The astute reader will notice this is a copy of a post from GCQ&A, but I shall be enhancing it substantially in due course.
1. Fitting camshafts of higher lift might only work better than std lift if the head flows enough air at that higher lift to make the change worthwhile. That needs testing on a flowbench. A std TC Fiat head airflow typically peaks at about 10mm lift - around the std lift figure. And I've found that on many heads. And of course it's obvious why, that's one of the factors in how cams are chosen. So putting a cam of higher lift (per se).
Just putting in a cam of lift much over 10mm won't assure more power on its own.
There are other factors:
2. Without changing the full lift characteristic of the cam the valve event of the inlet can be extended so that the valve is opened earlier before TDC and closed later after BDC. The former gives 'overlap' which generates superior cylinder scavenging and ram-charging in the inlet tract and the latter allows air to continue flowing even as the piston is going up the bore. Both enhance the torque.
3. The exhaust valve can be opened earlier potentially allowing a more powerful primary pulse and superior cylinder evacuation. This has the dual benefit of enhancing beneficial pressure waves inlet-exhaust and also reducing the pumping work the piston has to do on the ex stroke. Closing the ex later helps with scavenge by allowing incoming charge to purge the cylinder. Etc etc.
Both those changes will increase the lift at top dead centre of the cams and within limits can be built into a cam of same-peak lift-as-standard and can yield improved torque and power.
It must be understood that two profiles which appear the same in terms of timing and duration can have markedly different behaviour. I'm afraid when it comes to cams people will believe what they want to but a 300 deg cam (eg an often cited 40/80 cam) from the 'Acme cam grinders' and one of proven pedigree could be as different as, well 'chalk and cheese'. I happen to have reams of great dyno feedback on my own TC profiles, so I know exactly what they do and that's how I can sell them and rarely comment on other peoples' TC profiles - except C&B who are good in my book. There are some truly rotten TC profiles in circulation - mainly regrinds with weak lift integrals but I am not naming names.
When it comes to other engines my friends at Piper and Kent in the UK have profiles (Peugeot, Ford Vauxhall eg) whose performance I can only describe as 'proven and stunning'. Those guys really know what they are doing.
Make a careful study of the graph.
Those graphs are cam degrees vs lift in inches with flat-follower and zero clearance. The (so-called and much copied 40/80) Pittatore cam (a good albeit mild StII profile as it happens) seems to have longer duration than the GC cam. From my data I can tell you that if set at 0.016" clearance the true duration of the 77 is 312 deg and the 3A 300 degrees. So in fact, the 77 might look to some like a more powerful profile. It's not, nowhere near.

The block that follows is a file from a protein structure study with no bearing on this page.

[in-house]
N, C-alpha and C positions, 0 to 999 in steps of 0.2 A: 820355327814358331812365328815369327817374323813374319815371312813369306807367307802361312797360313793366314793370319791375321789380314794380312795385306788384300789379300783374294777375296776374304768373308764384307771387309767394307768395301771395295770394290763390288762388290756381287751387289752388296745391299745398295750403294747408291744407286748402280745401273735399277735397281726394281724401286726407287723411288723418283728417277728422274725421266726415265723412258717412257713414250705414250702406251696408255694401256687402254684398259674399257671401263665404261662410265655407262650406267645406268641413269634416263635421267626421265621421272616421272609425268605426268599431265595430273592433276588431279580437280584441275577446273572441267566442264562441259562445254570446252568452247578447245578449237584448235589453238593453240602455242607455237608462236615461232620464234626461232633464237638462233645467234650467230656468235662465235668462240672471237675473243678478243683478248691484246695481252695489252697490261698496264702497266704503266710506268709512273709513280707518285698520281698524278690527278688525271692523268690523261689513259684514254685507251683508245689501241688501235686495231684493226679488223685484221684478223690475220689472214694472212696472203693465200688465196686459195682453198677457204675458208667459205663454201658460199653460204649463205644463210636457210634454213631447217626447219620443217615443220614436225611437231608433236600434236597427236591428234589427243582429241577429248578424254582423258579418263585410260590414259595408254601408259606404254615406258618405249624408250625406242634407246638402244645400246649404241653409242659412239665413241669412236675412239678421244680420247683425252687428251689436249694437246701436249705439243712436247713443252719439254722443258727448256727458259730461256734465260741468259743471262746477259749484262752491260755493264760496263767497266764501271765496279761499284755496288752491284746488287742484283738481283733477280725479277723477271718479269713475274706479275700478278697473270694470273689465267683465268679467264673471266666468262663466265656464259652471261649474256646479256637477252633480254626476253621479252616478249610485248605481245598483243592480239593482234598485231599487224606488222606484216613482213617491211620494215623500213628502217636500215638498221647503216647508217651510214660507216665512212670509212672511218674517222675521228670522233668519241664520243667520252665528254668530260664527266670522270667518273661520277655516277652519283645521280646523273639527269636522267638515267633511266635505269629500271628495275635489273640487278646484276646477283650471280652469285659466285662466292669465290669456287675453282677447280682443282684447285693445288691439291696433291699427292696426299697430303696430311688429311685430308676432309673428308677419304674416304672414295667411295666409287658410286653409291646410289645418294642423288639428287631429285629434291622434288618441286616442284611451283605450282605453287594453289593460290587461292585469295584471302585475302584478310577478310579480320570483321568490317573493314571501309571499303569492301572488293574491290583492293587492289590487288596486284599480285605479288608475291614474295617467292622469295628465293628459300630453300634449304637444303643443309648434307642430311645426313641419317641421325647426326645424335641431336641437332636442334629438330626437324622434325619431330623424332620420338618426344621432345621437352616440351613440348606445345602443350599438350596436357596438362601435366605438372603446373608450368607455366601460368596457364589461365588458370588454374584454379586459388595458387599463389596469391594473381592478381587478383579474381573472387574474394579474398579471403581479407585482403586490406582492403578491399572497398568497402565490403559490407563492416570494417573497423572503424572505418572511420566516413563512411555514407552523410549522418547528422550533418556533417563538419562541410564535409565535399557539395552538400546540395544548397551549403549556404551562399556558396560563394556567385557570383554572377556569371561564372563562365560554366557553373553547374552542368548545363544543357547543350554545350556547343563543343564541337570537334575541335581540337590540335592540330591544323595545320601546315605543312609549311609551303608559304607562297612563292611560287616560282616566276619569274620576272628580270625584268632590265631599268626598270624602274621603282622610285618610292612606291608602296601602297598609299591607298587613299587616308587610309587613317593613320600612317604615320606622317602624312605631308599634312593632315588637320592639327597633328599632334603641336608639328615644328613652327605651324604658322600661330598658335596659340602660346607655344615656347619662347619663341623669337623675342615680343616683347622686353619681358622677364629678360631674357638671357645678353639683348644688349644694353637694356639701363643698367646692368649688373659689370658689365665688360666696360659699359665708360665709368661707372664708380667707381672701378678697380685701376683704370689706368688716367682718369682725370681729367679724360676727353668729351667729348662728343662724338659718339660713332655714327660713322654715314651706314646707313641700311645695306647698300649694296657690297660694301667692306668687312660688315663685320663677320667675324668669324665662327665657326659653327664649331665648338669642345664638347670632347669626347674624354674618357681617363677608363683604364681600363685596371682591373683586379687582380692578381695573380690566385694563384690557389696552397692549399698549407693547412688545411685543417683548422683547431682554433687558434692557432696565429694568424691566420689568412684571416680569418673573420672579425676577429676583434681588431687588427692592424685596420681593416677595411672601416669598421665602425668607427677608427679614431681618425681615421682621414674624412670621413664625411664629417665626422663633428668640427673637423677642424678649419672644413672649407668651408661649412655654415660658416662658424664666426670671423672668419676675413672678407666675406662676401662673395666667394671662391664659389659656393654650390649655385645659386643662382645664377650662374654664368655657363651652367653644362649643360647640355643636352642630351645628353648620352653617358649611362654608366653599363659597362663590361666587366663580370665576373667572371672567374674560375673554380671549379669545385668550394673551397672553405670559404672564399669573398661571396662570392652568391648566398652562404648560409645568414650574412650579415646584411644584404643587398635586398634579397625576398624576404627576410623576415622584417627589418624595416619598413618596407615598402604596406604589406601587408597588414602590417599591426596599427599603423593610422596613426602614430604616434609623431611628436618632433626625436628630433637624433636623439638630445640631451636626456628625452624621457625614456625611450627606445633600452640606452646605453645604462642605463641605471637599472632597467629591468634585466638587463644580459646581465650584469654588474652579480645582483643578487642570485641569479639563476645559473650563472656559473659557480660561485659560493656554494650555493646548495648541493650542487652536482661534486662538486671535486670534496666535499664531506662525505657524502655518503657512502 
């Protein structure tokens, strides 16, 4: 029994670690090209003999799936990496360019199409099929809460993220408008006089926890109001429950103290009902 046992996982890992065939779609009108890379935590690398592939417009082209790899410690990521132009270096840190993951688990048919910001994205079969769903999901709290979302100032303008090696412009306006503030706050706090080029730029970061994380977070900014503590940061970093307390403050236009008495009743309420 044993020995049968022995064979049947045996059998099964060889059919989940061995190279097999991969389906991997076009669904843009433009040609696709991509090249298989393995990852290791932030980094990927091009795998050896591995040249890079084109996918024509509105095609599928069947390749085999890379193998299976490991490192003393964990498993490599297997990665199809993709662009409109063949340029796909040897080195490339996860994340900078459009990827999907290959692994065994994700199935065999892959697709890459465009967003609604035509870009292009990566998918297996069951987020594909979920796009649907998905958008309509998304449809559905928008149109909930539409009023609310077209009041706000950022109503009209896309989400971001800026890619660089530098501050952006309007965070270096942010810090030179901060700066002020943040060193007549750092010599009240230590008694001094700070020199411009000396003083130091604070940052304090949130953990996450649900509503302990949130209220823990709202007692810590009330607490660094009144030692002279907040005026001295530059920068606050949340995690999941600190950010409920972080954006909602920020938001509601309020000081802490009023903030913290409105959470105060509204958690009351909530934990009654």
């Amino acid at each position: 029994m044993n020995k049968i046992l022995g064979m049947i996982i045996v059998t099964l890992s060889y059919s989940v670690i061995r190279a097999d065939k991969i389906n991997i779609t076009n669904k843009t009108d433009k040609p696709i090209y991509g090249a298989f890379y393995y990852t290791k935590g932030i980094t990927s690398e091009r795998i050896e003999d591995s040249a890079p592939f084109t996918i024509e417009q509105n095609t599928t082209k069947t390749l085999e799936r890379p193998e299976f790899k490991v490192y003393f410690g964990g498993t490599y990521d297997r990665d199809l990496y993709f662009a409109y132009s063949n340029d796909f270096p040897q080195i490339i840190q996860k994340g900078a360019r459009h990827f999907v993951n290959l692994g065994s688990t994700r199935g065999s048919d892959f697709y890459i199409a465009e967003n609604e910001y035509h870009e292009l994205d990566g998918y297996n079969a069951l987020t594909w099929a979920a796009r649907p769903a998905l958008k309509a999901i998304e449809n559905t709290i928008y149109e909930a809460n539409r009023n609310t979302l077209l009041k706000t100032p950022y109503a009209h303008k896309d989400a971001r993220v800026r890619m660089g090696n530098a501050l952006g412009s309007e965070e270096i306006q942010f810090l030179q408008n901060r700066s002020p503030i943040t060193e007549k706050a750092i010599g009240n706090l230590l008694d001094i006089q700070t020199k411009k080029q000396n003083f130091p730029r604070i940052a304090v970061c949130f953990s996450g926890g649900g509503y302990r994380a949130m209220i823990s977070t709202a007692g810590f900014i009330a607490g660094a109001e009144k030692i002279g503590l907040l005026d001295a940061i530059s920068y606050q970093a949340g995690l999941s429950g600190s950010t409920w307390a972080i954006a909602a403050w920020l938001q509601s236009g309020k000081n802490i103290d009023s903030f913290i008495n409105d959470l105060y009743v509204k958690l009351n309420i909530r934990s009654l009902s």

For argument sake let's suppose the cams are both set with 0.020" running clearance. From start of the blue line to contact of cam with tappet at 105 the cam isn't acting on the valve at all. Then the cam goes into the opening ramp phase that lasts from a full 5 degrees of cam rotation 10 crank degrees. The 3A if set at 20 thou clearance pretty well just goes straight into the lift phase. I don't set them at 20 thou as it happens. So at 16 thou, harsh ramp? Not a bit of it. You cannot have a powerful competition cam with long ramps, there isn't time for that. Some are even more aggresive. 3A is my top selling cam and I've never had a ramp wear issue with it. So you can see that a generous proportion of the 'duration' of the 77 and any cam - come to that - can easily be eaten up by a completely wasted and non-productive phase - the ramp.
From my data I can tell you that if set at 0.016" clearance the true duration of the 77 is 312 deg and the 3A 300 degrees. So in fact, the 77 might look to some like a more powerful profile. it's not, nowhere near.
Another important feature that is rarely discussed is the dwell at full lift. The 77 has 6 cam degrees and the 3A 10 degrees. May not sound much but a valve at full lift can flow a lot of air in 4 degrees of crank rotation.
Take a look at the lift rates too. The 3A from contact to 2mm valve lift takes 13 deg of cam rotation. The 77 takes 23 degrees.
And remember above all that both these cams are billet not regrind. The incremental lift determines how much air can flow thru the valve region under the influence of the net cylinder-to-inlet port pressure differential at any given time and the acceleration from start-lift to full-lift largely governs how effective the cam is going to be on generating those vital cylinder-filling pressure pulses in the inlet tract. The bigger the lift integral (measured in inch-degrees) is a measure of this. For equal full lift the cam with the bigger area under the curve is always going to be more powerful. Here the 3A has true integral of 39.8 in-deg and the 77 34.4 in-deg, but I have integral data on some regrinds where it is as low as 28in-deg even for a grind supposedly of '300 deg' duration and 10.5mm lift. Might sell but only on paper and quite useless in fact!
- When you plot cam lift against degrees of rotation this is what a 'cam map' looks like graphically. The area under the curve is the 'lift integral' - the sum of the lift-degree increments.
- 3A vs 77 cam maps COPYRIGHT GCRE.GIF (31.49 KiB) Viewed 12542 times